The third time, Jacob leaves the following message “Dad, I’m taking a train back to Saint Olaf”. The train will get in at 3 AM tomorrow night. The train will stop for ten minutes after that. It continues to Fargo after that. I can either stop in Saint Olaf or continue along the way. I fully understand if you never wanted to see me again. I just thought that you should know. As Jacob hops aboard the train, he was fully expecting never to see either his father or brother ever again. The towns become increasingly familiar to Jacob at every stop along the way. Jacob soon looks at his watch and sees 2:45 in the morning. The sights that Jacob was seeing kept getting more and more familiar until he sees the Saint Olaf train station out of the corner of his eye. Jacob saw a light inside the station. Jacob was fully expecting to see it dark, he looked and saw familiar faces. He saw the neighbors from down the street; he saw his cousins, and he even saw a few friends from high school. Jacob didn’t see either Papa or Ed. Finally, the train stops in Saint Olaf, the doors begin to open, and standing on the track was Papa Peterson. Papa Peterson though looked different. Papa Peterson’s hair looked frazzled; his shirt was untucked, and his socks didn’t even match. But as soon as Papa Peterson saw Jacob, he threw his hands way up in the air and ran towards him shouting “My Son, My Son.” Everyone inside the train station comes out its doors. Papa Peterson and Jacob begin to embrace. Jacob dares to try to apologize for all that he had ever done and said. Only Papa Peterson kept cutting him off, saying that “the death of our relationship was in the past; now we celebrate its resurrection.” As both men, simetousley shed tears of joy. Ed Peterson could not attend Jacob’s return. Ed was mad. Ed thought that Papa was being a foolish, old man.
Ed had spent years plotting how he would tell Jacob off if he ever saw him again. Jacob didn’t deserve forgiveness! Jacob had told the kindest man that he would ever know to drop dead! Ed wanted nothing to do with this party in Jacob’s honor. He was going to deny that Jacob was his brother if anybody asked. Finally a few days pass, Ed was going to confront his father before facing his brother. At the very least, Jacob needed to help himself before Papa should help him. How could you forgive him Ed asked Papa? To which Papa said, “If we only forgive those who can change their ways according to our standards, then we would live in a world without love, grace, or ultimately salvation. The thing about love is that it will always be reckless, always be generous, and in many cases love will be uncomfortable. What was once lost has now been found.”
Ed Peterson was right about his younger brother. His younger brother was a reckless jerk. Jacob Peterson had indeed gotten all the breaks. Ed Peterson had done everything as according to the book as a person could. What Ed Peterson failed to grasp was the ways that Resurrection can change the world. We think the way that the world ultimately works through lecture and achievement. Ed Peterson is the only reasonable thinking person in this whole story, but the thing about Resurrection is that it is never reasonable. Resurrection is about taking what is dead lying in the grave and bringing it back to life.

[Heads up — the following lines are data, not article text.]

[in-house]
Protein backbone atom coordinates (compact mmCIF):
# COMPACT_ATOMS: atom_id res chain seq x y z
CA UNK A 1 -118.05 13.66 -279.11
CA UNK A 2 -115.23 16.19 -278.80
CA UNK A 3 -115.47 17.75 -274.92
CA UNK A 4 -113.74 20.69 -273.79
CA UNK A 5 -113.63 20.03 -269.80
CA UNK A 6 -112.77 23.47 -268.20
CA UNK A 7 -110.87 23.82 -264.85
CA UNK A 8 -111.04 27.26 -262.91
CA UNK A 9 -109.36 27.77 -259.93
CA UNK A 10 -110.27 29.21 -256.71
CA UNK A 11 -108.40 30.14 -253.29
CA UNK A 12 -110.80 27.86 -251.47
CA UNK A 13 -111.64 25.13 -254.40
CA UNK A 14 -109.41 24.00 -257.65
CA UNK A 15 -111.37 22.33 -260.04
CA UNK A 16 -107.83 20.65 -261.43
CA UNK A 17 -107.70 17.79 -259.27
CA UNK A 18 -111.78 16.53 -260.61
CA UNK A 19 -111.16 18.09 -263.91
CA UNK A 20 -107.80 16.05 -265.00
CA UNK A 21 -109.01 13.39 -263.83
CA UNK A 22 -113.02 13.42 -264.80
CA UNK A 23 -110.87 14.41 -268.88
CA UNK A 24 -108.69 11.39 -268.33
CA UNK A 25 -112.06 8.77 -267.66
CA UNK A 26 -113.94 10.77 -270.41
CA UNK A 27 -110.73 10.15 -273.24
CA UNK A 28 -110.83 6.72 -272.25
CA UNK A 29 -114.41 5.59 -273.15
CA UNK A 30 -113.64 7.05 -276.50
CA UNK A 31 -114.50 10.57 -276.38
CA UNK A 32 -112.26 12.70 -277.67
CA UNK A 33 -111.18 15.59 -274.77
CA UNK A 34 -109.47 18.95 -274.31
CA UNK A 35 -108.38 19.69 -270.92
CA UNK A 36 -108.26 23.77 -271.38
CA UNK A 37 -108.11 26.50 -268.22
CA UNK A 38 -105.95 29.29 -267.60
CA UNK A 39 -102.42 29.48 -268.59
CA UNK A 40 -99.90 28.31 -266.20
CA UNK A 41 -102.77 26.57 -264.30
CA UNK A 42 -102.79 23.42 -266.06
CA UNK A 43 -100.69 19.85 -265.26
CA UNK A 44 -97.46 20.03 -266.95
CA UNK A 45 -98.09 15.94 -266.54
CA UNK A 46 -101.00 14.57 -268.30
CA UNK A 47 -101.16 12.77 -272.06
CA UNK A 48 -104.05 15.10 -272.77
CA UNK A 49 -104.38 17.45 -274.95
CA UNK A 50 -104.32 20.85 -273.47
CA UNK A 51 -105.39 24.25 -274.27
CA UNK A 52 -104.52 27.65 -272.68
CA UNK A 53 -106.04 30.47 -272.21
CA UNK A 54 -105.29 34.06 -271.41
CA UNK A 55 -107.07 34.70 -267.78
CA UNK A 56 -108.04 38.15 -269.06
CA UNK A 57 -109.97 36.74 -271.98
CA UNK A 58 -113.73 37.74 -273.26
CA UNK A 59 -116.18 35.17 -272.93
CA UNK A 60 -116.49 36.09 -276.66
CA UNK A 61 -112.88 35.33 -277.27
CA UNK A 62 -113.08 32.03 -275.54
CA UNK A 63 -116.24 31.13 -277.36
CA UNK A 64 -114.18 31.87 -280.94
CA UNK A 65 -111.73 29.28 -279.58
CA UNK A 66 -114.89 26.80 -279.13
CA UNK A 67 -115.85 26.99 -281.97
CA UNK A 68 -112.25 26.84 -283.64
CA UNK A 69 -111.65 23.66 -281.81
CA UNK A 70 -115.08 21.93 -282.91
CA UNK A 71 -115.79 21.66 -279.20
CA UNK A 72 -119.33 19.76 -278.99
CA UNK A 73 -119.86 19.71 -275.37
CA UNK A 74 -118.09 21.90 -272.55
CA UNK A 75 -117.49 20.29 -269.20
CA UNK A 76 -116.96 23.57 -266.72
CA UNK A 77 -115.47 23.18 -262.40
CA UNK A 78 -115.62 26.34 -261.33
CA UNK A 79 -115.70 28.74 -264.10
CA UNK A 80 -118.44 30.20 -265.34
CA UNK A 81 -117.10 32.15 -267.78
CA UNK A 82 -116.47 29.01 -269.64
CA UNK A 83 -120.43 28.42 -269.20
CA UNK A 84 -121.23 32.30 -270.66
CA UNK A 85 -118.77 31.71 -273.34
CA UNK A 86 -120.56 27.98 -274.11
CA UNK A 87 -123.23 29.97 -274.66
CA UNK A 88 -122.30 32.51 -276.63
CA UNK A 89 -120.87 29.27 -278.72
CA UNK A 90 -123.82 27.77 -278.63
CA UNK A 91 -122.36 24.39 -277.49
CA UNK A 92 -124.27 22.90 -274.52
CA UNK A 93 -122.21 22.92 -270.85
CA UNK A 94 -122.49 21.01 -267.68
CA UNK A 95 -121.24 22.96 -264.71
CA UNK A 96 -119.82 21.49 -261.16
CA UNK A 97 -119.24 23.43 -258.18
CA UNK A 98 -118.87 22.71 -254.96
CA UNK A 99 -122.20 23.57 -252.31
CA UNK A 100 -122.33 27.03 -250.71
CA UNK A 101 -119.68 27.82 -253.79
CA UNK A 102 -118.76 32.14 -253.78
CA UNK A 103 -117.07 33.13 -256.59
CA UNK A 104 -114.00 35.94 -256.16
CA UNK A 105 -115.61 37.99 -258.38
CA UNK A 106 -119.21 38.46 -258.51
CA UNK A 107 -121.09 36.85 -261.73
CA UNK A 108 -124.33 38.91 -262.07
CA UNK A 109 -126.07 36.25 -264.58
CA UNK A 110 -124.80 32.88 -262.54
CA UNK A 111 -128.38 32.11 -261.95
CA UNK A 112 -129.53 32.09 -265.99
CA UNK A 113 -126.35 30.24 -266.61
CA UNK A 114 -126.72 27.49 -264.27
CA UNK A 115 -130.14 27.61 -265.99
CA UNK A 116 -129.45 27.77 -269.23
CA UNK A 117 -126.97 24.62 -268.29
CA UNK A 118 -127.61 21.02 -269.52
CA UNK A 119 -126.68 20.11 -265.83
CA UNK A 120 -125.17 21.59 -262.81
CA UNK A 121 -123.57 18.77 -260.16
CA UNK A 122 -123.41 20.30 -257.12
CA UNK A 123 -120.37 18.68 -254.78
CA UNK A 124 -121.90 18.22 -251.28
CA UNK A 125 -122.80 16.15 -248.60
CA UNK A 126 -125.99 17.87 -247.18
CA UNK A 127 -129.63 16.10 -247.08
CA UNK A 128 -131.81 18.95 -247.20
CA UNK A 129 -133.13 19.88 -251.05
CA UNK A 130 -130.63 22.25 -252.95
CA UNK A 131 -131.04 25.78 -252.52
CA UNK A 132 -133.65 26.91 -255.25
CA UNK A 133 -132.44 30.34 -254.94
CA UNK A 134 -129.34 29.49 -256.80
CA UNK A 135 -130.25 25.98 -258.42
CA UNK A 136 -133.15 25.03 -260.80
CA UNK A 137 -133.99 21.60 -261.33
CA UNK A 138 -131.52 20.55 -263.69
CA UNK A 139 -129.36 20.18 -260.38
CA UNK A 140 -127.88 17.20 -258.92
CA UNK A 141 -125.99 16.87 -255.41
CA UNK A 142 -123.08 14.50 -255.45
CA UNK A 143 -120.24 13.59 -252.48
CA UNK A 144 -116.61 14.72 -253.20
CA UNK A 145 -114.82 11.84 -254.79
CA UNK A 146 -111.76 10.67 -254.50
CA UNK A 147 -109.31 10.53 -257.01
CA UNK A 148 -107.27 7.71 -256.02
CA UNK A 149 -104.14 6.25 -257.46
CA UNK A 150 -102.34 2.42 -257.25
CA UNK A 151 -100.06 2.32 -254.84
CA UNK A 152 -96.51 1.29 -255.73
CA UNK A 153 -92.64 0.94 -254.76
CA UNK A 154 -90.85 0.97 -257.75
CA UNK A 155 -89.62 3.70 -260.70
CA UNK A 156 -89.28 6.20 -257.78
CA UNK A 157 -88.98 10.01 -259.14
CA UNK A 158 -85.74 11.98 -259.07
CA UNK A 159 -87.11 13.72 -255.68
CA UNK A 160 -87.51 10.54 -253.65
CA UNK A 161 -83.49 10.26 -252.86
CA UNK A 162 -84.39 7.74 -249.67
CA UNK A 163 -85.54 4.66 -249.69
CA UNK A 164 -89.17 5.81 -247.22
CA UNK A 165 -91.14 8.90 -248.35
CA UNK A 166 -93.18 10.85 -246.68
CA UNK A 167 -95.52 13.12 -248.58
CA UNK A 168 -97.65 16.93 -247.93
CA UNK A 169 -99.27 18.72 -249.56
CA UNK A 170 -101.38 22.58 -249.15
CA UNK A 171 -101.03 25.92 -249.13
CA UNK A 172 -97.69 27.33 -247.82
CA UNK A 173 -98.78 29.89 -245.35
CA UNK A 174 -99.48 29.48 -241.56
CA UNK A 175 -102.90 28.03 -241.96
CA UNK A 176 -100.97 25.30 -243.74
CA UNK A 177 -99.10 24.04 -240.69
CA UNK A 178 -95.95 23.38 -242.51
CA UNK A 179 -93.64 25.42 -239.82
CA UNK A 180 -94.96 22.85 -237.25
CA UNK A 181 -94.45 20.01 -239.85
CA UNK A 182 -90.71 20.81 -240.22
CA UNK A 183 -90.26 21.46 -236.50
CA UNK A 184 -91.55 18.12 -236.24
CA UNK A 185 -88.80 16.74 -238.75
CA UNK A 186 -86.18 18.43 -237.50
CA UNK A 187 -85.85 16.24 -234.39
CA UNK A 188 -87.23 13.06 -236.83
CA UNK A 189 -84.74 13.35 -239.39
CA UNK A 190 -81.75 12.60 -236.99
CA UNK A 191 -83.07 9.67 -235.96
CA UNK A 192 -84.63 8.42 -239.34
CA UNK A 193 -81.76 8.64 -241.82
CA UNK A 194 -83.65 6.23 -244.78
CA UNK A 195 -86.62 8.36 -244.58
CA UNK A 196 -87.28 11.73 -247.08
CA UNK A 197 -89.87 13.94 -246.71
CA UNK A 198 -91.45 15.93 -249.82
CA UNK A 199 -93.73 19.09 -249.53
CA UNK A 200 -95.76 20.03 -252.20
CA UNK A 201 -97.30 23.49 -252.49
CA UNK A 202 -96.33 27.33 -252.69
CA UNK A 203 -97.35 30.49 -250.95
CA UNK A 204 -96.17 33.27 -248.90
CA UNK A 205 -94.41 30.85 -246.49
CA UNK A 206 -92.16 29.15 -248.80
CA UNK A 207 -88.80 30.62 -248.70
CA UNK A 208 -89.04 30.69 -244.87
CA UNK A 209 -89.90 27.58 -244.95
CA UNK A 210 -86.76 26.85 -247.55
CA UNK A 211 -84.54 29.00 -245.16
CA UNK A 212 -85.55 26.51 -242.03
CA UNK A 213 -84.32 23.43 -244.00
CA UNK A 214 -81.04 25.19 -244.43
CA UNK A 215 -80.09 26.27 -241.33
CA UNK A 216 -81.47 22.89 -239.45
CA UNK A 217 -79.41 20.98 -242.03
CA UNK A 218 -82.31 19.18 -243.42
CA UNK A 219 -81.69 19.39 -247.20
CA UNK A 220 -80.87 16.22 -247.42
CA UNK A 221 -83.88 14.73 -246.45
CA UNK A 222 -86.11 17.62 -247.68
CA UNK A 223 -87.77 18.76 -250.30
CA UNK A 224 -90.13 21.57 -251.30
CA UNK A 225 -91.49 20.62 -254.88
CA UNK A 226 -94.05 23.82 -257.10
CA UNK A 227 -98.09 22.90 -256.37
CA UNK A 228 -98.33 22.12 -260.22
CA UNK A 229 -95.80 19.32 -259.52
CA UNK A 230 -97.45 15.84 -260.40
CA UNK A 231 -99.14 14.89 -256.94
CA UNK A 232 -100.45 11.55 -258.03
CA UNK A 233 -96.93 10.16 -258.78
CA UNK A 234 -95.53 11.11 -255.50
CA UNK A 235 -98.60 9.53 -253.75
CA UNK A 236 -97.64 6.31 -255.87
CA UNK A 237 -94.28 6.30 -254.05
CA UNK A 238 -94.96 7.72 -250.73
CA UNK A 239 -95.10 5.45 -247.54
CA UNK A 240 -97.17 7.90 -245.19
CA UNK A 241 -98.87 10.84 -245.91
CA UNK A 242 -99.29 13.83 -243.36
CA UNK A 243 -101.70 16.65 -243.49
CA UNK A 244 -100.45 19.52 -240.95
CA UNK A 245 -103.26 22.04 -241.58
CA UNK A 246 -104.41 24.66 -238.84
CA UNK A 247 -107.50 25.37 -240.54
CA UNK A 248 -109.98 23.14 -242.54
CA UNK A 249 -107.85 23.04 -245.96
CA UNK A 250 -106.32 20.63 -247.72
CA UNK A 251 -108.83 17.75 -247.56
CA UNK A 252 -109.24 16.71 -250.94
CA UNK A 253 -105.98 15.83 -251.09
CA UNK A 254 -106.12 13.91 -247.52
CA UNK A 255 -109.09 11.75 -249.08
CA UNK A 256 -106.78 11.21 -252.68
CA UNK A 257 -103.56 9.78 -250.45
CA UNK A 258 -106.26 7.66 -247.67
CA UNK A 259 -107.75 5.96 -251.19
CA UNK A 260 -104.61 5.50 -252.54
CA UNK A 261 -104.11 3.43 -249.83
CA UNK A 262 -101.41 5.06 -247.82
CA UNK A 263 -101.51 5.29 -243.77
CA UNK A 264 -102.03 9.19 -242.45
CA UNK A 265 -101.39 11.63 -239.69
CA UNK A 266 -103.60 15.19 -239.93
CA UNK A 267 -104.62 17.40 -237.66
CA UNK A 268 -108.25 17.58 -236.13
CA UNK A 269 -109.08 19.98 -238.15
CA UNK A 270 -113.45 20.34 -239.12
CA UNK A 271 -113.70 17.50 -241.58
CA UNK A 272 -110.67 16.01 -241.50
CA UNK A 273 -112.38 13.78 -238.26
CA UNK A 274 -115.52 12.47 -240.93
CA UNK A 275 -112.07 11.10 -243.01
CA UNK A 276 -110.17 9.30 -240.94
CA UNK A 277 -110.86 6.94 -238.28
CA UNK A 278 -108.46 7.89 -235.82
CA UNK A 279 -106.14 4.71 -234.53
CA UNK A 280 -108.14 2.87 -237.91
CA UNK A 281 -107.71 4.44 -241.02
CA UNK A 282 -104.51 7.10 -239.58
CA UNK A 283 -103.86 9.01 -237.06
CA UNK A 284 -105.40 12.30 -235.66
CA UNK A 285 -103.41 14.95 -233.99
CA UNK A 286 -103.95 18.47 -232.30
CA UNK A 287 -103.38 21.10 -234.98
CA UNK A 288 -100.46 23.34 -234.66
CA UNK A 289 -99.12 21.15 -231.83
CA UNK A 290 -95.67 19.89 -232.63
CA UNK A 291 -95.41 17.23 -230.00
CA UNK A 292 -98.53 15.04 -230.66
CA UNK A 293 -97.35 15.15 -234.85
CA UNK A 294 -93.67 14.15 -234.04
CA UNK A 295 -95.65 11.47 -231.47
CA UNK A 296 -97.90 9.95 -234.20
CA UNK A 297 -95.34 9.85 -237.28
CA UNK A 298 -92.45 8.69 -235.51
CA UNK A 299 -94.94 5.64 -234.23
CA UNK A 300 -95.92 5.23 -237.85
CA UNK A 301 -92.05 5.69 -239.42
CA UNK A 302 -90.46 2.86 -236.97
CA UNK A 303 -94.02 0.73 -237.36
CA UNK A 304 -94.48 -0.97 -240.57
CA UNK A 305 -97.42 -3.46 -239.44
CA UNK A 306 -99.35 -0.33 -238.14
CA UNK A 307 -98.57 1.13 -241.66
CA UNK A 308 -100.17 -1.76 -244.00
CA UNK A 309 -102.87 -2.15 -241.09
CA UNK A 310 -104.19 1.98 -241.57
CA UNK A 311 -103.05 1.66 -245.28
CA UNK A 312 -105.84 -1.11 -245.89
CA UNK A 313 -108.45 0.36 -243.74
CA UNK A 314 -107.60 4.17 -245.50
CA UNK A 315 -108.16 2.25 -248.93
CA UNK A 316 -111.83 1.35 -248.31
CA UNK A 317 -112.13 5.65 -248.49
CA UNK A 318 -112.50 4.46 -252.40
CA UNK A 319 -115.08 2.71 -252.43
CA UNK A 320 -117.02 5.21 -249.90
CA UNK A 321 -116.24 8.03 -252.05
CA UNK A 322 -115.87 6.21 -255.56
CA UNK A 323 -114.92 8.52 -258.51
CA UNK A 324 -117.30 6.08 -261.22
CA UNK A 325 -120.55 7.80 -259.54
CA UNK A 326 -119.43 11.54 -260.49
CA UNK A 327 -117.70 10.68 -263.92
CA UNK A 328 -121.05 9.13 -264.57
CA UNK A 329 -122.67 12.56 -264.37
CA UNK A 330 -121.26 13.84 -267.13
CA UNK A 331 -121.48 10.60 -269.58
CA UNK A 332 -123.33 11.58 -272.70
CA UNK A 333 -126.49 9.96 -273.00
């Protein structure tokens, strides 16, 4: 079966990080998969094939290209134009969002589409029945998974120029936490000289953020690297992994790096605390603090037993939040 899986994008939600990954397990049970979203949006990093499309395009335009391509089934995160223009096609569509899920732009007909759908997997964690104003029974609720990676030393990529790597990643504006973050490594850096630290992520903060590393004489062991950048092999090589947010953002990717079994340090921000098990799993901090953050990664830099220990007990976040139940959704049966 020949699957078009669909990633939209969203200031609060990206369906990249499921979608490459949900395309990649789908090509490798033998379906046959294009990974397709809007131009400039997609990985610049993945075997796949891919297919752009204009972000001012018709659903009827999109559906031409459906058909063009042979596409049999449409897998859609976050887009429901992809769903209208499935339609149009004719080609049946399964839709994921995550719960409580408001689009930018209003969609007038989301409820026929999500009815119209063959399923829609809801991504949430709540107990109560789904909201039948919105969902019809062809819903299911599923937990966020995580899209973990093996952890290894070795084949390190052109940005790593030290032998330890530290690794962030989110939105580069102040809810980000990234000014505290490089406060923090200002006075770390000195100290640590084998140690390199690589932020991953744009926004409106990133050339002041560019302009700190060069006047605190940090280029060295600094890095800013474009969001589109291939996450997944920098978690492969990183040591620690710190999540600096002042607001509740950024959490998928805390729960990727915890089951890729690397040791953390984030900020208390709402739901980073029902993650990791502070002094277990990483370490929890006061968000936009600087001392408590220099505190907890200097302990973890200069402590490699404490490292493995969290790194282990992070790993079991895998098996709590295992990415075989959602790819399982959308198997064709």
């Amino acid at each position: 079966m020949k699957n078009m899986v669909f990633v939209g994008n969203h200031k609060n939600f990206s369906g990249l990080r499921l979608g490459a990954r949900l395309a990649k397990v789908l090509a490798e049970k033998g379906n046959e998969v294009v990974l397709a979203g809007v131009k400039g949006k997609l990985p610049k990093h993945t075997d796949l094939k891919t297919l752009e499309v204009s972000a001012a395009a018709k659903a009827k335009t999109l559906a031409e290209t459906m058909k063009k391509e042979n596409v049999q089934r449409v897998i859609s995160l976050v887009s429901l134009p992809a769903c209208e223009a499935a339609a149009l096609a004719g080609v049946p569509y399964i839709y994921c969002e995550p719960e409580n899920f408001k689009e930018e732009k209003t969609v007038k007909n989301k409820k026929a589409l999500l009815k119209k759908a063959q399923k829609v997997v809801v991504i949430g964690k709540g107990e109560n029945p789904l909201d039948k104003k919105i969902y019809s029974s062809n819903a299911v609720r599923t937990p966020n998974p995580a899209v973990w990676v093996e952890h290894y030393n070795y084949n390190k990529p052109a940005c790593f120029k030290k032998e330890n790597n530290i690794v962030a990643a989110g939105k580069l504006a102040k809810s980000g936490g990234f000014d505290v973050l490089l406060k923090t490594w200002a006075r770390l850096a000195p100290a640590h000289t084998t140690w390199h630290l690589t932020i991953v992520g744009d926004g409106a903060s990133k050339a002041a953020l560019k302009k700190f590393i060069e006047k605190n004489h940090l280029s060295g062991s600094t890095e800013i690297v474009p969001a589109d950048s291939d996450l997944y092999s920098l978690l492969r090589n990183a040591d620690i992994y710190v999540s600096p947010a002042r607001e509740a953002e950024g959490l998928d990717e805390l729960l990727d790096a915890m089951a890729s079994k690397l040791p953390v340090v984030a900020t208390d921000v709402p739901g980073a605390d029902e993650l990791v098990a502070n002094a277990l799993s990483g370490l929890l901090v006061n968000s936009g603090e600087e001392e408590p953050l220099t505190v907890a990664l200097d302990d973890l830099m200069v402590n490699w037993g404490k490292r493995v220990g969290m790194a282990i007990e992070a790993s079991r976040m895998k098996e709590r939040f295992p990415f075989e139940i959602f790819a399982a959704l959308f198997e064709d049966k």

The Parable of the Prodigal Son brings the whole Christian faith into perspective. The Prodigal Son draws parallels with Infant Baptism in that reminds us that it is when we are at our weakest and most vulnerable do we see the way of the cross. Infant Baptism reminds us that there is nothing that we can do to accept or believe. The thing that stands out so much about the Father’s response to the Son is that there were no steps between forgiveness and resurrection. Our God truly does welcome the infants, the lowly, sinners, losers, the victims, the outcasts and the prodigal sons those who ultimately can not help themselves. Amen
 The following comes from an article entitled “Lecturing the Prodigal Son(s) in the NY Times” written by Zahl, David and Will Mcdavid published on Mockingbird (MBIRD.COM) on Feburary 20, 2014.
 The story comes from Tchvidijan’s book One Way Love.
 The following is a paraphrase of Tchvidijan’s story
 The inspiration for this story comes in a few different places. The majority of the story is based on a Phillip Yancey article from Christianity Today found in his book What’s So Amazing About Grace?. The illustration comes from a Tim Zingale sermon entitled “The God of Unmatched Shoes” written in 2007 found on Sermoncentral.com
 Luke 15:32
 The connection between the Prodigal Son and Infant Baptism comes from Robert Farrar Capon’s Kingdom, Judgment, and Grace found on page 297. Eerdman’s Publishing. Grand Rapids, MI. 2002.
 The following quote comes from Pastor Donavon Riley’s Facebook page on March 1st, 2016. It’s based on a quote by Preston Sprinkle “God rescues sinners, losers, and victims those who can’t help themselves.”